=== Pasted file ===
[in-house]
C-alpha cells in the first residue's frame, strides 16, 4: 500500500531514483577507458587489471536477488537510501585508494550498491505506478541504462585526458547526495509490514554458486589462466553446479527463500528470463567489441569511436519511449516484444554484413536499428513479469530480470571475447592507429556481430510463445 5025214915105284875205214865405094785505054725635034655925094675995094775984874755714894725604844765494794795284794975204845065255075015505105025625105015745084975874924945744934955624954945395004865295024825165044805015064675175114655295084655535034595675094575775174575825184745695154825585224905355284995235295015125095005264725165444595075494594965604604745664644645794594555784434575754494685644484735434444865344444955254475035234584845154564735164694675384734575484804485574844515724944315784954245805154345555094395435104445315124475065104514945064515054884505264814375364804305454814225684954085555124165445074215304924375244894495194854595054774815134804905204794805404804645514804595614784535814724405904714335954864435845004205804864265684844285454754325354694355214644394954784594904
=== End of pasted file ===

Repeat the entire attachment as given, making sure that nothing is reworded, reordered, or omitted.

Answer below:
[in-house]
C-alpha cells in the first residue's frame, strides 16, 4: 500500500531514483577507458587489471536477488537510501585508494550498491505506478541504462585526458547526495509490514554458486589462466553446479527463500528470463567489441569511436519511449516484444554484413536499428513479469530480470571475447592507429556481430510463445 5025214915105284875205214865405094785505054725635034655925094675995094775984874755714894725604844765494794795284794975204845065255075015505105025625105015745084975874924945744934955624954945395004865295024825165044805015064675175114655295084655535034595675094575775174575825184745695154825585224905355284995235295015125095005264725165444595075494594965604604745664644645794594555784434575754494685644484735434444865344444955254475035234584845154564735164694675384734575484804485574844515724944315784954245805154345555094395435104445315124475065104514945064515054884505264814375364804305454814225684954085555124165445074215304924375244894495194854595054774815134804905204794805404804645514804595614784535814724405904714335954864435845004205804864265684844285454754325354694355214644394954784594904